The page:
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I'm trying to get a text link to appear on top of a partly-transparent image, which in turn is on top of a plain coloured background. I want the link-text and image to print when the page is printed, but not the coloured background. (Which is why I'm not using the background-image property)

The problem is that although the link appears on top of the image, and the image appears on top of the background as desired, the link cannot be clicked. It seems to me that if the link appears on top then it should be susceptible to mouse events...

This happens in at least the following browsers: Firefox 6.0 (Windows + Linux), Firefox 3.6 (Windows) and Internet Explorer 7.

Please would somebody tell me if this is a problem with my HTML/CSS, or with the browsers?

Here is some HTML to demonstrate the problem:

<html>

  <head>         

    <title>Test</title>

    <meta http-equiv="Content-Type" content="text/html; charset=utf-8" />

  </head>

  <body>                               

    <div style="position: relative;z-index: -2; background-color:#333; height:200px;">

      <img style="position: absolute;top: 0;left: 0;z-index: -1;" src="http://upload.wikimedia.org/wikipedia/commons/thumb/4/47/PNG_transparency_demonstration_1.png/280px-PNG_transparency_demonstration_1.png" alt="Dice" />  

      <a style="padding:50px; color:#fff;z-index:0;" href="#">Can you click me?</a>

    </div>

  </body>

</html>

Cheers!

Alex

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Just in case, note you can use a different CSS for each media (printer, screen), so you could just use a different the image instead of relying on the browser removing the plain background? –  jjmontes Aug 30 '11 at 15:46
    
Thanks for your comment. Not sure I understand. Without using background-image (which won't print), I don't think it's possible to specify a different 'src' attribute for the <img> just by specifying a different CSS stylesheet? Also, the image needs to be specified in the HTML because it will be added by a WYSIWYG editor by non-technical staff. –  Alex Aug 30 '11 at 15:55
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2 Answers

up vote 16 down vote accepted

The issue is mainly caused using negative z-index values, which seems to be making the parent div capture the mouse events. Use positive indexes, and assign position:relative to the link to get the expected behaviour, because without explicit positioning z-index will not do anything.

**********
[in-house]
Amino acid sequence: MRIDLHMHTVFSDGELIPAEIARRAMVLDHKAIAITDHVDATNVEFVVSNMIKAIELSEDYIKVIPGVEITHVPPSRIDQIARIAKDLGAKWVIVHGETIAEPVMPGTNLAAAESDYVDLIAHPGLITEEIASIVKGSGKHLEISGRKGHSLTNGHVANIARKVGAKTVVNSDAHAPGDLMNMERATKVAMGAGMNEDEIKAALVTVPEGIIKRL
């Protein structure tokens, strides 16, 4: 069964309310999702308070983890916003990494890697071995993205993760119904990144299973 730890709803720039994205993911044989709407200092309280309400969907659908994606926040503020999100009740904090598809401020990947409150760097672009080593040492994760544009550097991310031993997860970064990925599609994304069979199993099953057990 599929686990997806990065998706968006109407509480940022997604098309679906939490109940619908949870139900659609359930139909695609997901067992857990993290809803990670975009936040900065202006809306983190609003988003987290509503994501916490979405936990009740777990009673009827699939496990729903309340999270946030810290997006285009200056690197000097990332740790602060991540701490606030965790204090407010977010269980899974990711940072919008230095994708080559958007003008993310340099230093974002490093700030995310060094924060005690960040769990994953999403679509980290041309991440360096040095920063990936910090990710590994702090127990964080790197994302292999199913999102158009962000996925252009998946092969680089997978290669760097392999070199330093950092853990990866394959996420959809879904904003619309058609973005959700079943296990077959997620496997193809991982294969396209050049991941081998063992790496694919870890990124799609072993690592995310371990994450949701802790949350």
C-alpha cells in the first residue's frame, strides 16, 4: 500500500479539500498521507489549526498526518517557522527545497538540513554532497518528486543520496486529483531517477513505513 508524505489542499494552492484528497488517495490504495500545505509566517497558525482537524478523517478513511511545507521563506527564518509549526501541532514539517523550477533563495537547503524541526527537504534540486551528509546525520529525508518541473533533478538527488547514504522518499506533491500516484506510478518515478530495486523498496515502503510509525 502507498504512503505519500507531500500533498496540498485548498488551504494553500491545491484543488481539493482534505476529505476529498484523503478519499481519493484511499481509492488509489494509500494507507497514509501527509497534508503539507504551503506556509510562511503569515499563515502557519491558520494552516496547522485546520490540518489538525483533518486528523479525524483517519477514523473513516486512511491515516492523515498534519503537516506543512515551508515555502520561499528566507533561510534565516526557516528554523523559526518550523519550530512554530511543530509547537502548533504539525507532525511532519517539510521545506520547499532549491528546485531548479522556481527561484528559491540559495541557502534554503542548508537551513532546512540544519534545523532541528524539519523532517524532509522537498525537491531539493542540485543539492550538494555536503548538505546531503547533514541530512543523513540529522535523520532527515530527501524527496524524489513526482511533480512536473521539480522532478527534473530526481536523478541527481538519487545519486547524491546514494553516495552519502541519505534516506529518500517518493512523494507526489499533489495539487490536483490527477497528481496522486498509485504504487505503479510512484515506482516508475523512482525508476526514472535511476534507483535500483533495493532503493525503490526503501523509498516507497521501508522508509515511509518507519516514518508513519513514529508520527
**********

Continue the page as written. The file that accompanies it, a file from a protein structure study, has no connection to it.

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1  
Just changing z-index values to positive ones doesn't fix the issue. The position:relative is mandatory, though. –  jjmontes Aug 30 '11 at 15:59
    
Also, negative numbers are explicitly allowed (w3schools.com/cssref/pr_pos_z-index.asp) –  jjmontes Aug 30 '11 at 16:00
    
Thanks, that solved it! I had already tried positive z-index values, but it was the position:relative on the link that makes all the difference. (Otherwise the link appears behind the image.) –  Alex Aug 30 '11 at 16:00
1  
Yeah, as @jjmontes said below, you must explicitly set positioning to absolute, relative or fixed in order to use z-index. A point I rather failed to mention. –  shanethehat Aug 30 '11 at 16:02
    
To anyone reading this not sure that this is the answer you are looking for, it is! You don't need to declare a top/left position for your <a> link, just make it "position:relative;" and it will work. I read this answer, dismissed it, worked for almost another hour on it, eventually tried this and it worked! –  BillyNair May 15 at 12:53
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Two notes:

1) The z-index attribute can only be used on positioned elements (absolute, relative or fixed). Your element is not.

2) [Edited: Not related] Your top element (the with z-index: 0) is located inside your background element (the with z-index: -2).

The following works, you can play with it at: http://jsfiddle.net/5MpFn/

<html>

  <head>         

    <title>Test</title>

    <meta http-equiv="Content-Type" content="text/html; charset=utf-8" />

  </head>

  <body>                               

    <div style="position: relative;z-index: -2; background-color:#333; height:200px;">

      <img style="position: absolute;top: 0;left: 0;z-index: -1;" src="http://upload.wikimedia.org/wikipedia/commons/thumb/4/47/PNG_transparency_demonstration_1.png/280px-PNG_transparency_demonstration_1.png" alt="Dice" />  



    </div>

      <div style="position: absolute; top: 0;left: 0; padding:50px; z-index:0;" >
      <a href="#" style="color:#fff;">Can you click me?</a>      
      </div>

  </body>

</html>
share|improve this answer
    
Many thanks for looking at this! It is much appreciated· I'm curious to know what's wrong with having a child element with a different z-index to its parent? I.e. why you have taken the <a> out of the <div background-color #333>. –  Alex Aug 30 '11 at 16:22
    
Sorry, that was not related to your issue. The only reason I'd advise not to do it is because that model will make events on the <a> element bubble up in an "unnatural" order (an order different to what is shown on the screen). –  jjmontes Aug 31 '11 at 9:28
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